Snowdonia

Rocky, rough and tough – that's how we like our mountains. Don’t think that just because you can take a train to the top, Snowdon isn't a proper peak. In fact, Snowdonia National Park is a mountain and adventure capital that's up there with the classic Alpine destinations.

Each of the six official eight-mile routes to the highest mountain in Wales (1085m) offer sensational hiking and incredible views. In Snowdonia’s nine ranges, there are 15 peaks over 900m high, including Snowdon itself. You may have heard of some of the others. Tryfan (918m) is a famous landmark: a triangular peak offering some of the best scrambling – and views – in Britain. Meanwhile, Cader Idris is 893m high and rears up from the shores of the beautiful Mawddach Estuary.

Man and dog with climbing rope.
Driving Snowdonia Mountain Range
Mountains, Snowdonia
Preparing for a Snowdon walk, driving through Snowdonia and beautiful blue skies above the peaks

Cambrian Mountains

Cambrian Mountains is a name that’s sometimes used literally, to mean the rocky spine that reaches all the way from the craggy heights of Snowdonia to the softer peaks of the Brecon Beacons. In other words, all the mountains in Wales. But it’s also used more specifically to describe the Mid Wales uplands – the sparsely-populated landscape from Plynlimon (752m) near Machynlleth, to Mallaen (462m) near Llandovery.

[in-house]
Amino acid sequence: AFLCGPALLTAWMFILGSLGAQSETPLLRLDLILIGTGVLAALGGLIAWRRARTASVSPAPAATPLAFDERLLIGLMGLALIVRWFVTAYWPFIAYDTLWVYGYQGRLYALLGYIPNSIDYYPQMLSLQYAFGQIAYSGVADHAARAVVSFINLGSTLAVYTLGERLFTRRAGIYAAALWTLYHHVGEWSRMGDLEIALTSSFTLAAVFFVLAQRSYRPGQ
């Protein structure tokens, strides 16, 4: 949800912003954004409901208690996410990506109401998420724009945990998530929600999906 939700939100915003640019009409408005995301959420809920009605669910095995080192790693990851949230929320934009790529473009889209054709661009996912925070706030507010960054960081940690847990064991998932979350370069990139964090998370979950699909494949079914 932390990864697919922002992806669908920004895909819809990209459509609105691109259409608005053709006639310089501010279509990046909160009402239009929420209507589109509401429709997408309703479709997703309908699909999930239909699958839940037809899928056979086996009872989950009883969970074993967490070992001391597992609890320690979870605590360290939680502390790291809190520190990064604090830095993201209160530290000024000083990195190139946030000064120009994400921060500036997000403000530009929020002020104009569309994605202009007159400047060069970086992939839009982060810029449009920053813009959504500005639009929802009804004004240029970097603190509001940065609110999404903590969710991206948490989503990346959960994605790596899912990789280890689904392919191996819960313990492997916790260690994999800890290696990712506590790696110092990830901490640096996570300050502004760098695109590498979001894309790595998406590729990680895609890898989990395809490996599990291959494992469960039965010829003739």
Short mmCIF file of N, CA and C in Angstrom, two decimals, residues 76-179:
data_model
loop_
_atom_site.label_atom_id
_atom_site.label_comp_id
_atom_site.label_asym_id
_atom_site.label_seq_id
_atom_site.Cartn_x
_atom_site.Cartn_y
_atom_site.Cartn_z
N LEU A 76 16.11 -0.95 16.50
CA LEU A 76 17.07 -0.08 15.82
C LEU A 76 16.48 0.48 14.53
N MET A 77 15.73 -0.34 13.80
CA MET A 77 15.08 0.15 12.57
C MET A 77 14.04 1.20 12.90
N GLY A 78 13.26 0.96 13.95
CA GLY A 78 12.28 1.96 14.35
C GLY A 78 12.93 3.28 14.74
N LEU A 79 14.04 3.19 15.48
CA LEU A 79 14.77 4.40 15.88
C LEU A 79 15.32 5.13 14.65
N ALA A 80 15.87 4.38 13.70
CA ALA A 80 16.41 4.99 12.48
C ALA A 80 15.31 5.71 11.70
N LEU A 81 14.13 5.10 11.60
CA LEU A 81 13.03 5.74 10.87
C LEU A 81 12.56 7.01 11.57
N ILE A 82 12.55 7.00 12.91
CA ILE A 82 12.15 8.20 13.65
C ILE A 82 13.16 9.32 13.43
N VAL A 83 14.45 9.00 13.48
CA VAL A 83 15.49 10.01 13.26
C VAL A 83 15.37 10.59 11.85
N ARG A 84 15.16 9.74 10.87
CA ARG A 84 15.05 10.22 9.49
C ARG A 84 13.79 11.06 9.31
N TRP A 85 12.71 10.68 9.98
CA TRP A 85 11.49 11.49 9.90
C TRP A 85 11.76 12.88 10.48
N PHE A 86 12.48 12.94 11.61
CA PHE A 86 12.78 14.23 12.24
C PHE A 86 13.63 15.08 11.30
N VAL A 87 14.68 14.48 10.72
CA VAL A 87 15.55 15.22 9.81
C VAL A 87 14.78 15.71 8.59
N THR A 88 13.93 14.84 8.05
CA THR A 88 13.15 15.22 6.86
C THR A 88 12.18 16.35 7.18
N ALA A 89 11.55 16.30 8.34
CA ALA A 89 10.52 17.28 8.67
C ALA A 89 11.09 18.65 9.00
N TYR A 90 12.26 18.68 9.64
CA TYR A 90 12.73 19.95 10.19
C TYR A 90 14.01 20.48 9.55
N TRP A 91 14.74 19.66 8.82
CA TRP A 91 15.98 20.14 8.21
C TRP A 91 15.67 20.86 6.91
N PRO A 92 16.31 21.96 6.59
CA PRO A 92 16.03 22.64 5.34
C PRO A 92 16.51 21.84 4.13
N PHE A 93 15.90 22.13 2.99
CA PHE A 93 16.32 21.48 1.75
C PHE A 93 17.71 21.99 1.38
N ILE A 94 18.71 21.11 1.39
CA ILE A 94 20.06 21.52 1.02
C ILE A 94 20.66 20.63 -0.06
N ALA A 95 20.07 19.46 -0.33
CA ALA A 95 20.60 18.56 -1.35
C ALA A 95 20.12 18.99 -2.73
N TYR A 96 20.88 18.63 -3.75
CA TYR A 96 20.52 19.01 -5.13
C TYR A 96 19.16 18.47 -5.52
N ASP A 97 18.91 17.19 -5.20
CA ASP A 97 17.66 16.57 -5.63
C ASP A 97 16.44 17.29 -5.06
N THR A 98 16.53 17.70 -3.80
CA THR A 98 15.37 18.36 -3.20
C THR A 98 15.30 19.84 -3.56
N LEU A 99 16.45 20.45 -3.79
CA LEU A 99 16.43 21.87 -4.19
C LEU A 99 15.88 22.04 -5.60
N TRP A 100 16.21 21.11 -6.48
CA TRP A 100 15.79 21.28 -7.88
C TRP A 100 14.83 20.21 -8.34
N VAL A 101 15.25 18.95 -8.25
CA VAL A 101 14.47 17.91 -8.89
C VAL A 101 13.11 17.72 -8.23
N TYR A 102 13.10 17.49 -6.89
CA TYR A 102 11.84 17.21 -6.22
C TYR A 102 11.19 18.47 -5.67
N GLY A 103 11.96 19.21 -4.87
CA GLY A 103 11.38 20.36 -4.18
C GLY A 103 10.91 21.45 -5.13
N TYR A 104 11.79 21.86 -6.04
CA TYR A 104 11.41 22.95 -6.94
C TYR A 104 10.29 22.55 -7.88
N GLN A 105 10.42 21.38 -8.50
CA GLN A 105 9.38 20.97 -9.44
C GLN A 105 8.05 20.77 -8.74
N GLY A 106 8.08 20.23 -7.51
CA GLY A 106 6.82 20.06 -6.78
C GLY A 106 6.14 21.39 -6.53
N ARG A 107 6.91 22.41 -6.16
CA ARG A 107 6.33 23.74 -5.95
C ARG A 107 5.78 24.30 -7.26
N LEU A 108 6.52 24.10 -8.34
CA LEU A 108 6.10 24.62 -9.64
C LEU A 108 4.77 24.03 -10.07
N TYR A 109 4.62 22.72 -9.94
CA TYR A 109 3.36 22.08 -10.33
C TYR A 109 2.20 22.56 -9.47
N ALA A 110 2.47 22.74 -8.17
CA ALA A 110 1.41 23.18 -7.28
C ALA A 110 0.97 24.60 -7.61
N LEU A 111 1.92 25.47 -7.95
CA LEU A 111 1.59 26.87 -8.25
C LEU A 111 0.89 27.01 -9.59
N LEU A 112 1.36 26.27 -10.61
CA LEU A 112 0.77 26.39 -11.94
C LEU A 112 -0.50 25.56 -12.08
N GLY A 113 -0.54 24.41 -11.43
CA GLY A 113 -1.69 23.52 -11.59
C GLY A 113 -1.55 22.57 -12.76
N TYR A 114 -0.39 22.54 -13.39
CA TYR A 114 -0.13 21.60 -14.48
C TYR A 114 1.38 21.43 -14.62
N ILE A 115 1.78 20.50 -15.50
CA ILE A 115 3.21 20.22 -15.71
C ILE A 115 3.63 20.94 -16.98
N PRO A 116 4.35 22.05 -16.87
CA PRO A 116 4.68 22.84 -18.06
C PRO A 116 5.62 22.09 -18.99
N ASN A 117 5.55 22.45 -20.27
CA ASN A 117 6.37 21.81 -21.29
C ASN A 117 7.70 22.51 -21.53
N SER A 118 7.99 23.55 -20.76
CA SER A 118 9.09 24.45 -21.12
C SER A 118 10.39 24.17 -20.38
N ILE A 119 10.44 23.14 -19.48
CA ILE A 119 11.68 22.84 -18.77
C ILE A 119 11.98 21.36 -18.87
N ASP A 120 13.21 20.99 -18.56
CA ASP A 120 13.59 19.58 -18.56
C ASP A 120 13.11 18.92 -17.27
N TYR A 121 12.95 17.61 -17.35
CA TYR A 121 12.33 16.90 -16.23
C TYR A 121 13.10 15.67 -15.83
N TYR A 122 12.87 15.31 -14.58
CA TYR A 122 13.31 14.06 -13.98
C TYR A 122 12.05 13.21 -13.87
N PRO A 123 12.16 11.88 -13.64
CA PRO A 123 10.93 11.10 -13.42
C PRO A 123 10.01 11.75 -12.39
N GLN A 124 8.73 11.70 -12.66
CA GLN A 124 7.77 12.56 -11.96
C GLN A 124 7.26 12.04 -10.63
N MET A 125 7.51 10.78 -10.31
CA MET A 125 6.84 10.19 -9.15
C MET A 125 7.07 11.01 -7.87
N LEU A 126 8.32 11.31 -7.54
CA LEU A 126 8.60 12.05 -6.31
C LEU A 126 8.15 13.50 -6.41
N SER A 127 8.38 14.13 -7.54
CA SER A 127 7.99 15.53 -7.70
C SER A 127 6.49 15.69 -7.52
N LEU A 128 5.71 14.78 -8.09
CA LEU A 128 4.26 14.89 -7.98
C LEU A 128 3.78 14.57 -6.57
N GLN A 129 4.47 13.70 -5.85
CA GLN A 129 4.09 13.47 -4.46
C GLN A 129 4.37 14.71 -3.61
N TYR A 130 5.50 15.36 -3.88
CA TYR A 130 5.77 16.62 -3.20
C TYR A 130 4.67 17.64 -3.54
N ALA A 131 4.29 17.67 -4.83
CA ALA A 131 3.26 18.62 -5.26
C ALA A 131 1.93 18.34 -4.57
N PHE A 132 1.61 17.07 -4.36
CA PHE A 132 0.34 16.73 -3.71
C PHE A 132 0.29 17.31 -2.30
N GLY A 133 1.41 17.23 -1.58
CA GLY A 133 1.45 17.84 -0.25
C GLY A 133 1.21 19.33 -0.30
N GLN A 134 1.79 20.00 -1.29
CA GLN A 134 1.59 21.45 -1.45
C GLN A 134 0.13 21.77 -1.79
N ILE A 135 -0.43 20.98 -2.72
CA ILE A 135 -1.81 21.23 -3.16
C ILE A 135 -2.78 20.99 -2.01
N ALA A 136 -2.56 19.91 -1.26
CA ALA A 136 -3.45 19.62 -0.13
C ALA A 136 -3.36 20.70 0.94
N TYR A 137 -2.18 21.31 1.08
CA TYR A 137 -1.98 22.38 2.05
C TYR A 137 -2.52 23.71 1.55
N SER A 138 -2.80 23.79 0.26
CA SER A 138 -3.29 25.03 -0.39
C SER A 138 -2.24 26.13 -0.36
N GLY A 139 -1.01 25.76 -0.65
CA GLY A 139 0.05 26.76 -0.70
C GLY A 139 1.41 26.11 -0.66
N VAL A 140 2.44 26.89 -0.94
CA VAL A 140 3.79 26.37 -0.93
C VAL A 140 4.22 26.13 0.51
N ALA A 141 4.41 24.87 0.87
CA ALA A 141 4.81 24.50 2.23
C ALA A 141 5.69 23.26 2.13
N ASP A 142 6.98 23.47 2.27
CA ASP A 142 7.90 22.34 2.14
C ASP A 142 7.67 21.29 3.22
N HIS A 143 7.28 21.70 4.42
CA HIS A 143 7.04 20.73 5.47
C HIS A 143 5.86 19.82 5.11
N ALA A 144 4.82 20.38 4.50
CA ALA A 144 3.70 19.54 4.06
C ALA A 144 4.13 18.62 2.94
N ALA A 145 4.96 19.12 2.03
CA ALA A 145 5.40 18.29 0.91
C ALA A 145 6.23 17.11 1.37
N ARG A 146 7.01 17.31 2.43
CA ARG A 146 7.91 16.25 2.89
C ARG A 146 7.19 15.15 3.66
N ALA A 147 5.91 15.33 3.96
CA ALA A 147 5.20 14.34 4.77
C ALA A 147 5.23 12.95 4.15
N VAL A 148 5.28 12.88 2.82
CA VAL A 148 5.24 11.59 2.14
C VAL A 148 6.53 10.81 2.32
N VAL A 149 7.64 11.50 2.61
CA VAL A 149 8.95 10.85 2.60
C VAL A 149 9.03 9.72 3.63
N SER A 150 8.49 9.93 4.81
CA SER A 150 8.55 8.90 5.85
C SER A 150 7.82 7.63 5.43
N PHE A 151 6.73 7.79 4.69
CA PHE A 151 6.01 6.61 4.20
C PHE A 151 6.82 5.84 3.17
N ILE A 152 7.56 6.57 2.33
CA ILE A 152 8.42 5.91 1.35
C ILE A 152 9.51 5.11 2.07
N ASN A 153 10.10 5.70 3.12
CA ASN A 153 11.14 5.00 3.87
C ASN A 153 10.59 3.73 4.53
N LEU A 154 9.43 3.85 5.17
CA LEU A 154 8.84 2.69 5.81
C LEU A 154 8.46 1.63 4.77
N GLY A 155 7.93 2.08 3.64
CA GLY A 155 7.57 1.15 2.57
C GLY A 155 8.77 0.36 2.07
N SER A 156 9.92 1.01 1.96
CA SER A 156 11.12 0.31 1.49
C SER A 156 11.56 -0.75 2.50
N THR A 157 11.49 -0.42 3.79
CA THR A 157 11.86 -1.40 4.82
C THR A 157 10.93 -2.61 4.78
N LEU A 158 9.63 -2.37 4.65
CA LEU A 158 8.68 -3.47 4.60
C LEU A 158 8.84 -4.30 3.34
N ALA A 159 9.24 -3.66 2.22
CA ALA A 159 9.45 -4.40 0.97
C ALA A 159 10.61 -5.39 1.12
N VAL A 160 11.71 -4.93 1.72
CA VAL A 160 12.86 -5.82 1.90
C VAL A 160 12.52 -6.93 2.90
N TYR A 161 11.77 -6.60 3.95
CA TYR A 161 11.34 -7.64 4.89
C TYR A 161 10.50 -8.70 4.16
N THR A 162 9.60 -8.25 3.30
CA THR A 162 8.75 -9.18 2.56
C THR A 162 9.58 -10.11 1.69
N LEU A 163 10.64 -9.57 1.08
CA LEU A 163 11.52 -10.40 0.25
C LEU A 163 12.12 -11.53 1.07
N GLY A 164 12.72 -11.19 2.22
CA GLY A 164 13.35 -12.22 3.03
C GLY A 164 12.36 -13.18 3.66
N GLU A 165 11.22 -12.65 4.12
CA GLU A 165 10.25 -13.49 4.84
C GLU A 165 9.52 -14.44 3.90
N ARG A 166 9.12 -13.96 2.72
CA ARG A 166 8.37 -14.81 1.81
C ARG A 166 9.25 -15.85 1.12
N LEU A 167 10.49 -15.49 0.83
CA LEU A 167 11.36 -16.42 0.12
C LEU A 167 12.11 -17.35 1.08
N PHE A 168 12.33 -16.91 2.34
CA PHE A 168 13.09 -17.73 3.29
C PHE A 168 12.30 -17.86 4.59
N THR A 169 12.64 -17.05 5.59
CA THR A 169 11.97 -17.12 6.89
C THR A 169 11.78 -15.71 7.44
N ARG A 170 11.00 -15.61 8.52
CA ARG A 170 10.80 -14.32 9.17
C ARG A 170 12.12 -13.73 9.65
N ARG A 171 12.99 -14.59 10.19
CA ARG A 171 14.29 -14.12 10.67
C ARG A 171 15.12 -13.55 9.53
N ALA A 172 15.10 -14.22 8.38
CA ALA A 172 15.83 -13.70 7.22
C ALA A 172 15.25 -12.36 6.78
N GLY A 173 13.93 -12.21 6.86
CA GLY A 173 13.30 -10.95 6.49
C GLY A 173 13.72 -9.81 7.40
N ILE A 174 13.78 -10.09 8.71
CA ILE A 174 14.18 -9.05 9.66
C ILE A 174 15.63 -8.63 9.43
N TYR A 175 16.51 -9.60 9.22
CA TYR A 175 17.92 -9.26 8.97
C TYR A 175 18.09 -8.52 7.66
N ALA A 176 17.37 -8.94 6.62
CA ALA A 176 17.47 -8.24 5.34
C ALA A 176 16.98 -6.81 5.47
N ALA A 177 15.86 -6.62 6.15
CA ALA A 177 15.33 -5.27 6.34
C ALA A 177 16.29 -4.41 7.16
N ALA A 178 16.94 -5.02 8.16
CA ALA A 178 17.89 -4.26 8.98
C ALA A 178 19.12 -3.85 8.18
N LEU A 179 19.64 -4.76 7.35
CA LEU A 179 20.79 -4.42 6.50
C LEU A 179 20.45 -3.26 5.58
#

The Cambrian Mountains are separated from Snowdonia and the Black Mountain Range by the Dyfi and Tywi valleys. They’re home to the sources of the Wye and the Severn, the peaceful Elan Valley reservoirs, and miles of wild scenery where you can spot owls and other birds of prey.

Llyn y Fan Fach in the Brecon Beacons National Park
Llyn y Fan Fach, Brecon Beacons National Park

Black Mountain Range, the Black Mountains, Fforest Fawr, and the Brecon Beacons

The Black Mountain Range and the Black Mountains aren’t one and the same, although they are both found within the grassy expanses of the Brecon Beacons National Park.

The Black Mountain Range, sometimes just called Black Mountain, is to the west, north of Swansea. It’s one of Wales’ most wild and remote corners with impressive, glacier-carved escarpments and isolated lakes, several miles from the nearest road. Its highest peak is Fan Brycheiniog (802m).

The Black Mountains are to the east, on the border with England. Abergavenny, Hay-on-Wye, Llangorse, and the Monmouthshire and Brecon Canal stand at their feet and their highest point is the Waun Fach plateau (811m). Confusingly enough, this range is also home to a peak called Black Mountain.

To the southwest is Fforest Fawr (Great Forest), an upland area of remarkable limestone cliffs and caves. It’s the only Geopark in Wales.

Pen y Fan in the Brecon Beacons on a cloudy day
View of stars in the dark sky and snow-covered mountains in the foreground
Views of Pen y Fan and Corn Du

Dominating the centre of the Brecon Beacons National Park are the Brecon Beacons, whose most celebrated peaks, Pen y Fan (886m) and Cribyn (795m), are the highest in southern Britain. The Brecon Beacons are popular, with plenty of footpaths and bridleways. But they’re quieter than Snowdonia. Head off on foot and at times it can feel as if you have an entire mountainside to yourself.

Be safe!

Exploring the outdoors is fantastic fun, but please read up on the risks and make sure you are prepared.

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